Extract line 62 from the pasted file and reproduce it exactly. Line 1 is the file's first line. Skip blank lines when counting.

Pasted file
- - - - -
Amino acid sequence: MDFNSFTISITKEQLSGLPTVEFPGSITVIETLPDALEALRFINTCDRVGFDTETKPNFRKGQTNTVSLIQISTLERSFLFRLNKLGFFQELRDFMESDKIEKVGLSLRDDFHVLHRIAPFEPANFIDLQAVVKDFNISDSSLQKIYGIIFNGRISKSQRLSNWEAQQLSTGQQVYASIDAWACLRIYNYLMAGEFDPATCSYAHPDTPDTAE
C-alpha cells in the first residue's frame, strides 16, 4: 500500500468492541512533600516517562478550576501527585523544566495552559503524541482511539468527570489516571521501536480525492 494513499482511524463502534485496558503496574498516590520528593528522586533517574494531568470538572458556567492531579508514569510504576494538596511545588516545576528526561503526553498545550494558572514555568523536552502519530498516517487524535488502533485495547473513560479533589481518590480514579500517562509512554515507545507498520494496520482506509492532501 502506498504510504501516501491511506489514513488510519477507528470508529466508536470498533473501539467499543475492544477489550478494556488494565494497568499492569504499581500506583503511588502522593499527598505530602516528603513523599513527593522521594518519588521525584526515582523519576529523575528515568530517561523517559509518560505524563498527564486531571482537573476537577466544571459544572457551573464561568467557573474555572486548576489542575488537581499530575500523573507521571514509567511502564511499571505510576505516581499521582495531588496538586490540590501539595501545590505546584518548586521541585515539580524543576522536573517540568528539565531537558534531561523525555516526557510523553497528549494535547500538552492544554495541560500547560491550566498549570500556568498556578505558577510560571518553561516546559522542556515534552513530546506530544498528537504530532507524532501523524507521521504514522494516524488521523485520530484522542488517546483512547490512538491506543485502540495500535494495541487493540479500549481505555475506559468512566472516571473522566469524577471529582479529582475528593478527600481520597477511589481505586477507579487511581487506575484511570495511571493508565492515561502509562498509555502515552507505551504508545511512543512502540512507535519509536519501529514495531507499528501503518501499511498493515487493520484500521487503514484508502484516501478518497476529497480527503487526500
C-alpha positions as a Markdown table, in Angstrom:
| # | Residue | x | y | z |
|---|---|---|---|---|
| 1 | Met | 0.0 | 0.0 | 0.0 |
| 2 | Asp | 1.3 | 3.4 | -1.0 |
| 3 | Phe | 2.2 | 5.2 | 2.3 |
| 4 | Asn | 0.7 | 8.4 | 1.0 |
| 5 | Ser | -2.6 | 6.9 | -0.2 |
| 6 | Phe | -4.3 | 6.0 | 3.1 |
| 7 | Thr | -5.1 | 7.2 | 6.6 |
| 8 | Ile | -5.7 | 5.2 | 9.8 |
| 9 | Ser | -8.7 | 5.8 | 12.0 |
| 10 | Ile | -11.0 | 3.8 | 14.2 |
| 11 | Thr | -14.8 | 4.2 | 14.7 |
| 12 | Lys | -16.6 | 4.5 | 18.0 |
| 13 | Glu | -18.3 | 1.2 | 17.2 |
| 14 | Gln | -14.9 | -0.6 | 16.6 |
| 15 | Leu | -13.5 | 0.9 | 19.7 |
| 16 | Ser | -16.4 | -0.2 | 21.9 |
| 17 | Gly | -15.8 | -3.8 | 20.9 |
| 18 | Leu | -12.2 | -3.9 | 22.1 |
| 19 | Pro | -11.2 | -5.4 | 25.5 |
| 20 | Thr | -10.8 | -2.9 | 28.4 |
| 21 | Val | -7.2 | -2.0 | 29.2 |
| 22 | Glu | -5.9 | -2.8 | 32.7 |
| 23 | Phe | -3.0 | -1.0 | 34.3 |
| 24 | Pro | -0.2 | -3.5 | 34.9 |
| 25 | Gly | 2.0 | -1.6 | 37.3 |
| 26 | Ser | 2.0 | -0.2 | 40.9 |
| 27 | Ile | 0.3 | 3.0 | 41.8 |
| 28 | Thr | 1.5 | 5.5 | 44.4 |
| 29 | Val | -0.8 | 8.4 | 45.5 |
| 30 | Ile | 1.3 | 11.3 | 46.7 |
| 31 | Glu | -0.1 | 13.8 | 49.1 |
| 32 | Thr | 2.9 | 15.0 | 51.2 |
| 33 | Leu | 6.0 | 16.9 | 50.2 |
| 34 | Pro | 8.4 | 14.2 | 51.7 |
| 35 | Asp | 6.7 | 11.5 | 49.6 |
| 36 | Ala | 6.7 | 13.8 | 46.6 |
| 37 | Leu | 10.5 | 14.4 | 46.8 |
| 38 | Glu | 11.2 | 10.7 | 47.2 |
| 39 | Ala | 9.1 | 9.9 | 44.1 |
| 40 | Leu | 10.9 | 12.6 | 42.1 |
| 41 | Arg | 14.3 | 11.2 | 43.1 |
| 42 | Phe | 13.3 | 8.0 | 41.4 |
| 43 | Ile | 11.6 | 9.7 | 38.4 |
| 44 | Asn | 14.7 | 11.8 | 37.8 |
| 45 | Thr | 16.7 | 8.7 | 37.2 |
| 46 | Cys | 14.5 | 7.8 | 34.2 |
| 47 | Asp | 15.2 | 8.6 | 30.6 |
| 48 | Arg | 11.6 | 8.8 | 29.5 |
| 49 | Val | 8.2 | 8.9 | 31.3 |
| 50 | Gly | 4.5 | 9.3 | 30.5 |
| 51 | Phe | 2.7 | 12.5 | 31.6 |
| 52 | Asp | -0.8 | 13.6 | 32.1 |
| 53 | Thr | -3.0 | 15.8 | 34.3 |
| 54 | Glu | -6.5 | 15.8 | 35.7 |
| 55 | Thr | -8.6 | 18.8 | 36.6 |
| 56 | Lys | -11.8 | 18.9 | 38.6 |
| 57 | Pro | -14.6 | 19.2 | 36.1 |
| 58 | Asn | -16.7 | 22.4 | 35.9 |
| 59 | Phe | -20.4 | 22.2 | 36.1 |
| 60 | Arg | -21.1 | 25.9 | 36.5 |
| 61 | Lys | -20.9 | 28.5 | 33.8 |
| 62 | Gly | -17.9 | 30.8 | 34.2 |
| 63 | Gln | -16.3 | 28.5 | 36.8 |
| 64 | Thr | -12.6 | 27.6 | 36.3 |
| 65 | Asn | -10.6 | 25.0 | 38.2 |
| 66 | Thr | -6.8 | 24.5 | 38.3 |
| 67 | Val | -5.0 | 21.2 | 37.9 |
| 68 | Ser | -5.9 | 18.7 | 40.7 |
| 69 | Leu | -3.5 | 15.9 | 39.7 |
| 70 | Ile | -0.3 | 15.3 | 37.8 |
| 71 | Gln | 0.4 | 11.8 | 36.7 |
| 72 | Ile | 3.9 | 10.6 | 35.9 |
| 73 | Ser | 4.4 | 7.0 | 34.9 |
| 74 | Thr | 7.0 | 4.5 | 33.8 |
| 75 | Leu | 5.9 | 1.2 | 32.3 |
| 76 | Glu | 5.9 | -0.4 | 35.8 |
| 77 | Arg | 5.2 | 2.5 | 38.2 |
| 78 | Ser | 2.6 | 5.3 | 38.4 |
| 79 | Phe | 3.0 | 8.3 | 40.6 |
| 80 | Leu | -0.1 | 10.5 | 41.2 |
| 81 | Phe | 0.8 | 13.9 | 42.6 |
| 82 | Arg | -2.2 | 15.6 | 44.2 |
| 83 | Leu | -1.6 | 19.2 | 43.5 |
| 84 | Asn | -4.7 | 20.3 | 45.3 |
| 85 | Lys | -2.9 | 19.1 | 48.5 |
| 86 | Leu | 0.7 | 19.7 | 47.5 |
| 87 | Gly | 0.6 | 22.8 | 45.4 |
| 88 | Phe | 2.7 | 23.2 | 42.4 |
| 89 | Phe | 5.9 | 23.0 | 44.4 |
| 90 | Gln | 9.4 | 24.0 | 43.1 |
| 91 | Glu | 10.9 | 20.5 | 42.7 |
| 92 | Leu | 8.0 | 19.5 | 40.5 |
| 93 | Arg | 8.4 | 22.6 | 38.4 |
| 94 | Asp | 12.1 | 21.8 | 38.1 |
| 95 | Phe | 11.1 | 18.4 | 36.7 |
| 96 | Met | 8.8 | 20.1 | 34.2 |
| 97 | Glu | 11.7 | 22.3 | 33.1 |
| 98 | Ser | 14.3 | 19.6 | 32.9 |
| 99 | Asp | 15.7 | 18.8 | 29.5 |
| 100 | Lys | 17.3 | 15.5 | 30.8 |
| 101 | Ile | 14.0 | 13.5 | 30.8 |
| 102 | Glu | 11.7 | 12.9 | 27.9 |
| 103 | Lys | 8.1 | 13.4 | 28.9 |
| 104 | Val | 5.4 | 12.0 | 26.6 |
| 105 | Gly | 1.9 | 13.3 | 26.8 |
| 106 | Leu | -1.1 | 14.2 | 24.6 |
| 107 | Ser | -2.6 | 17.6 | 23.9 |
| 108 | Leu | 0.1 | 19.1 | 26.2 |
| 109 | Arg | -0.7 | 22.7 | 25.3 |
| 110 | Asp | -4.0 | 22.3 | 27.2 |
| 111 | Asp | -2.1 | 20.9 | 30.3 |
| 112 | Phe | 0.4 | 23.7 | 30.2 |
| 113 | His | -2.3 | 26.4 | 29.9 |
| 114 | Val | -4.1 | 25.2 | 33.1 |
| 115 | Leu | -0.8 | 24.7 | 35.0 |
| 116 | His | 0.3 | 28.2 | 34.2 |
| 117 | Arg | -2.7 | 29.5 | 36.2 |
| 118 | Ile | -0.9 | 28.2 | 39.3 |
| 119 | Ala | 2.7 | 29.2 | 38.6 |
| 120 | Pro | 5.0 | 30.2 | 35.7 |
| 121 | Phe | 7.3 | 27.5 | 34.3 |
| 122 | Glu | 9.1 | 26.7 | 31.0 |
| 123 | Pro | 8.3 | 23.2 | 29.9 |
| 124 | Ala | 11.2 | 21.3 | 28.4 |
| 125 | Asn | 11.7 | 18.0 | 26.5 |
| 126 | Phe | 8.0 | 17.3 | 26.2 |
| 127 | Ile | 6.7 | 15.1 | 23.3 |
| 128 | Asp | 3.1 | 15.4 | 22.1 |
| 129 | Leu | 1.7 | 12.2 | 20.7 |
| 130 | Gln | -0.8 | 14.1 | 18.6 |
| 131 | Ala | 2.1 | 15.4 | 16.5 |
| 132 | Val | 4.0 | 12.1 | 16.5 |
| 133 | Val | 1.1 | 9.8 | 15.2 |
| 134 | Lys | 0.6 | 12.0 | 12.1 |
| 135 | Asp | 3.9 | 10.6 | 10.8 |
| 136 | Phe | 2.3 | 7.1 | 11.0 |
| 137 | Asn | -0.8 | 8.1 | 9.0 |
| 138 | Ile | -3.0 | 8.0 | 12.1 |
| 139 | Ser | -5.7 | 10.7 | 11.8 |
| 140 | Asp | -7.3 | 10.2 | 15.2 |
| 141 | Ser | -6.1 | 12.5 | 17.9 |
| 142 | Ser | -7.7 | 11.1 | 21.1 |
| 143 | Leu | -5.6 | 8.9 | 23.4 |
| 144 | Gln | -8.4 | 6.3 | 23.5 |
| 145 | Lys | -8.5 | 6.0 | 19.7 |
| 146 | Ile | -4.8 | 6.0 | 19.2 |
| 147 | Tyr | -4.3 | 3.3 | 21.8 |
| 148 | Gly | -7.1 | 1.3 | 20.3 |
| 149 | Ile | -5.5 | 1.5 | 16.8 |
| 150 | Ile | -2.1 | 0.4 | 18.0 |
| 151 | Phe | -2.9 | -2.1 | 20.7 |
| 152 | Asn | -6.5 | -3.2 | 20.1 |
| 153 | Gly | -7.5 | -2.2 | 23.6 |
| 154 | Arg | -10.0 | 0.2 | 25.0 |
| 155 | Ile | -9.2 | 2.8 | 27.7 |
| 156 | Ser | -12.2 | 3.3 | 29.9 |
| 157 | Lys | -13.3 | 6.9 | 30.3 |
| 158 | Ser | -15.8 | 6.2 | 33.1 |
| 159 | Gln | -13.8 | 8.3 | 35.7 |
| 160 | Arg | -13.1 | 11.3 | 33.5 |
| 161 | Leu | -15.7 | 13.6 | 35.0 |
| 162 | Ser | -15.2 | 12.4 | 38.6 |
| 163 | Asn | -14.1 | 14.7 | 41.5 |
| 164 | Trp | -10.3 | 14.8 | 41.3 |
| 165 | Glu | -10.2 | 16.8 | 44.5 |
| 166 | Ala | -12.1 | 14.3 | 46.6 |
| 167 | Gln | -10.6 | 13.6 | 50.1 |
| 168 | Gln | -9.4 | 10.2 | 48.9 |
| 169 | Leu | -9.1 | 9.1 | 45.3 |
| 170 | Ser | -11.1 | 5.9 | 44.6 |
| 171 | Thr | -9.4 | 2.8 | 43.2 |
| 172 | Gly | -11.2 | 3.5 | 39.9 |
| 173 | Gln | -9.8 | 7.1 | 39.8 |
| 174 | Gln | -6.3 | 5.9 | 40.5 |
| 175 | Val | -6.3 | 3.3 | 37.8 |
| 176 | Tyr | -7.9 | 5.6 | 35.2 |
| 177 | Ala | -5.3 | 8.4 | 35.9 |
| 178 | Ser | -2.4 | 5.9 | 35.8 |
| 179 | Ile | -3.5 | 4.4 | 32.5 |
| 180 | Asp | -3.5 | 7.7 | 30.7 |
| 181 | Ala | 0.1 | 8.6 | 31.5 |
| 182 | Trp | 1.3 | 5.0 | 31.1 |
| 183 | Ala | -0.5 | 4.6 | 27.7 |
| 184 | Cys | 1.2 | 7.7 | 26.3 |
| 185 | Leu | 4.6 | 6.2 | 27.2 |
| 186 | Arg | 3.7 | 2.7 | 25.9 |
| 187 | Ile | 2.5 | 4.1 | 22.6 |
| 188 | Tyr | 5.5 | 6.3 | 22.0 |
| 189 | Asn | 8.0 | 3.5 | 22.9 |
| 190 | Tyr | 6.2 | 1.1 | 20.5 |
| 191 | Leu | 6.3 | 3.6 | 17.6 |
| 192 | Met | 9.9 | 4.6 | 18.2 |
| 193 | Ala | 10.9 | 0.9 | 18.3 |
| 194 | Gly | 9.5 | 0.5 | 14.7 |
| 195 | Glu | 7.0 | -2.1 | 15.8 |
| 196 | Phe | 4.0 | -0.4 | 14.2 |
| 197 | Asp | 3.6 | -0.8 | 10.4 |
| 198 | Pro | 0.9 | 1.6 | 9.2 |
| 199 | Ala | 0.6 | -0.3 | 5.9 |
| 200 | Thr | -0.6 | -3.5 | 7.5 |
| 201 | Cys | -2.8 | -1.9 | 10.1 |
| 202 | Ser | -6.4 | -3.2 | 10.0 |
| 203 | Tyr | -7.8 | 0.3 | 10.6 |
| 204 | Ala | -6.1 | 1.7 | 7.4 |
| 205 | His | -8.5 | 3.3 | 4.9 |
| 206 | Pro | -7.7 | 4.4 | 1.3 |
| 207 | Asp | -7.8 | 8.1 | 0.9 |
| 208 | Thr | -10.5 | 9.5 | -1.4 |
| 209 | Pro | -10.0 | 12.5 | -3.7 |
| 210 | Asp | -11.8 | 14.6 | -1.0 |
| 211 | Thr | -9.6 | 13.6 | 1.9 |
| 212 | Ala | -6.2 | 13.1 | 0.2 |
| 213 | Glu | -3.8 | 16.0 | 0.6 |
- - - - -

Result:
| 57 | Pro | -14.6 | 19.2 | 36.1 |